‘The government seems to expect to tax people into changing their behavior’ – Stanley

“It seems that the government has fully embraced taxing farmers in rural Ireland instead of putting in alternative measures.”

This is according to Sinn Féin TD for Laois-Offaly Brian Stanley. He made the comment to AgriLand, while reacting to the formation of the new coalition government between Fianna Fáil, Fine Gael and the Green Party.

He said it was clear that the Green Party and the ‘Green’ policy “had won the day”.

He asked:

Where is rural Ireland supposed to find €50,000 to fit-out farms with heat pumps when they have a mortgage to pay as well? The government seems to expect to be able to tax people into changing their behavior and how they do business.

He also said the policies that were set out in the Programme for Government meant that it was “irrelevant as to who was in the office [of Minister for Agriculture] as the policies are vague and show no clear direction for the future”.

He explained:

There is no long-term commitments especially with regard to how Ireland will fare out with its share of the Common Agricultural Policy [CAP] pot.

He also said that “alternative incomes for farming will have to be the name of the game in the future”.

When asked his opinion on the appointments of Barry Cowen as Minister for Agriculture and Pippa Hackett as Junior Minister for Agriculture, he said that he was “less than convinced about their approach”.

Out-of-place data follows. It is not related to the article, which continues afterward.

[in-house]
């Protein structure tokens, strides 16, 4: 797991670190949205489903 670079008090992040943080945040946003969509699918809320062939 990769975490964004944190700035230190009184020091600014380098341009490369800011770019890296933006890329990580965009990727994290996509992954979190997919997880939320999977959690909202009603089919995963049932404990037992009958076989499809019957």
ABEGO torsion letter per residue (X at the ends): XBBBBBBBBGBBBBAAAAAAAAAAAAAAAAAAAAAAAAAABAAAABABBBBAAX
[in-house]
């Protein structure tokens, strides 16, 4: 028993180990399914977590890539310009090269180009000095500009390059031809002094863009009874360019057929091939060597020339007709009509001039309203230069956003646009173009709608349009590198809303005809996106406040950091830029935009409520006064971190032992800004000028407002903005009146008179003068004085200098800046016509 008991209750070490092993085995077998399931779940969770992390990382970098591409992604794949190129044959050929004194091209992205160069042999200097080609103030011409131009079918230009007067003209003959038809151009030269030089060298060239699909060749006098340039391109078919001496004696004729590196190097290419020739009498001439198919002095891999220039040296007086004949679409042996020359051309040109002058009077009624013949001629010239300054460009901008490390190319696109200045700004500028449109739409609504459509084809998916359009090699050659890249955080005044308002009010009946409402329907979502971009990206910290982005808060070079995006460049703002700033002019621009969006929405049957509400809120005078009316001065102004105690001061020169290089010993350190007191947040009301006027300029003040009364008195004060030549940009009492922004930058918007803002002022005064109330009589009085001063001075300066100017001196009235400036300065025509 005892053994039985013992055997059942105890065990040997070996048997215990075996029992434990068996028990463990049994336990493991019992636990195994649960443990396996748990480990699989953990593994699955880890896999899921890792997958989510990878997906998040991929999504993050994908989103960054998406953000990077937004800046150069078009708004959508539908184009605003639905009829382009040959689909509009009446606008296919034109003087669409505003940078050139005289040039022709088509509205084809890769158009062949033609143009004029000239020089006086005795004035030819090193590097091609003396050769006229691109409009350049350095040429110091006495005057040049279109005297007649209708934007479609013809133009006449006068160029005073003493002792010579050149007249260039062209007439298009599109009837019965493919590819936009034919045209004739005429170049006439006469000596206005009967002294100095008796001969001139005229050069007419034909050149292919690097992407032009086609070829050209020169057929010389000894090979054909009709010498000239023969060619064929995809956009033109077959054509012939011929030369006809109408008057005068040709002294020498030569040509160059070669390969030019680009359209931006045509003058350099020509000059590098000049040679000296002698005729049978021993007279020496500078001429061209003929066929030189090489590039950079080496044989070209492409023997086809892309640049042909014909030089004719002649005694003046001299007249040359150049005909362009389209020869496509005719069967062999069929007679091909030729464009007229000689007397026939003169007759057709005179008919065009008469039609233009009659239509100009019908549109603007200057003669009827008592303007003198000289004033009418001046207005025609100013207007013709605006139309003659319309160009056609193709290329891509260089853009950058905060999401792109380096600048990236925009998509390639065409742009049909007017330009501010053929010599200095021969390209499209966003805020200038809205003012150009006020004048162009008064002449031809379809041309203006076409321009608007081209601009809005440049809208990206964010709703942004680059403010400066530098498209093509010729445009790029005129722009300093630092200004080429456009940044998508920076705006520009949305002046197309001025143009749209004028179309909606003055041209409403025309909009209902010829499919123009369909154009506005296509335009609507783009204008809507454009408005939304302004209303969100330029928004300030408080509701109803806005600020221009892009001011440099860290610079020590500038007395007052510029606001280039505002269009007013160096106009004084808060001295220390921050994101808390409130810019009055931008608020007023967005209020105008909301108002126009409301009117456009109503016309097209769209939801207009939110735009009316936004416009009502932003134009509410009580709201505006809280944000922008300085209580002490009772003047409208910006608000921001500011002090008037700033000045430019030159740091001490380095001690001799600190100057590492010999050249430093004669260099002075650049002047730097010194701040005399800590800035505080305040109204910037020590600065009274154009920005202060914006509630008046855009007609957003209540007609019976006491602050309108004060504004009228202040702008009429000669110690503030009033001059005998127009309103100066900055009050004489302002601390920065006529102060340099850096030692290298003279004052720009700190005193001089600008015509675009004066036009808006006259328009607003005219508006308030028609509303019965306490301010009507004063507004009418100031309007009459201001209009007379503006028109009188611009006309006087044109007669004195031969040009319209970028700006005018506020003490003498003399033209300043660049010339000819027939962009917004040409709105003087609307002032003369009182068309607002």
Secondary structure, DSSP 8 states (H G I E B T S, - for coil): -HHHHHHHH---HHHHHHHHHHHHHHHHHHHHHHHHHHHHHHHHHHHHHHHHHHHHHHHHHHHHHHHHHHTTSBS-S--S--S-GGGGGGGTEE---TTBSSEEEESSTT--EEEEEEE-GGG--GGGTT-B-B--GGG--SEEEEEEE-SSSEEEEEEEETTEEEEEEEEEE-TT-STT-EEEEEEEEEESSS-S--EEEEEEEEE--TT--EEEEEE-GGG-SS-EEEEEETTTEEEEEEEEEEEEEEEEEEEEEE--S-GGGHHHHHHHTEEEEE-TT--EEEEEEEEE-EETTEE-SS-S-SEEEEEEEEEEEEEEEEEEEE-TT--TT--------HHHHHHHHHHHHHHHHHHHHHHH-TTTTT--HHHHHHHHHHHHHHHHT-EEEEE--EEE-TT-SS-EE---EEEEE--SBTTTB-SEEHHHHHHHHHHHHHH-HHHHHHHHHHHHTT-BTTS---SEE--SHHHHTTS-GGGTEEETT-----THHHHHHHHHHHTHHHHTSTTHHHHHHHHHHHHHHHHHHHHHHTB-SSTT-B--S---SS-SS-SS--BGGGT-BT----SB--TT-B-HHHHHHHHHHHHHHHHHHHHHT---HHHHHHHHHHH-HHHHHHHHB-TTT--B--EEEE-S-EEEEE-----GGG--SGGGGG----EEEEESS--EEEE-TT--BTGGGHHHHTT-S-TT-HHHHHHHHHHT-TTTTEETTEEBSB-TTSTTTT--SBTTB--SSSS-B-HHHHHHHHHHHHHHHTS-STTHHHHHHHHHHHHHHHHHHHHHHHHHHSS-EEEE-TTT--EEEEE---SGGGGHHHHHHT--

He added that he was “very suspicious as the Green Party has won the day in setting the agenda, as is clear to see from the Programme for Government”.

He explained:

The bottom line is that the new €100/t carbon tax rate exceeds the €80/t target set out by the Oireachtas Committee last year, which I was vice-chair of. It has exceeded the targets set out in the government’s action plan on the same issue.

Stanley also said that the make-up of the new government “includes no-one from the western seaboard” and highlighted the issues this will cause for rural people in Ireland. He said: “It’s a good government with regard to transport if you live within the ‘Pale’. If you live outside the ‘Pale’, it becomes a tricky situation…if you travel from a rural area to work in a large town.”

He said he was disappointed that former Seanad member Ian Marshall was not considered by the new Taoiseach to be part of the new Seanad, as his experience “would be useful” and that he was a strong voice for farmers, particularly those from Northern Ireland.

“It is a missed opportunity to not have representation from Northern Ireland, as Sinn Féin would have supported Ian when he joined the Seanad in 2016. His experience within the agri-food sector means that he has the calibre needed to represent the farming community,” he concluded.

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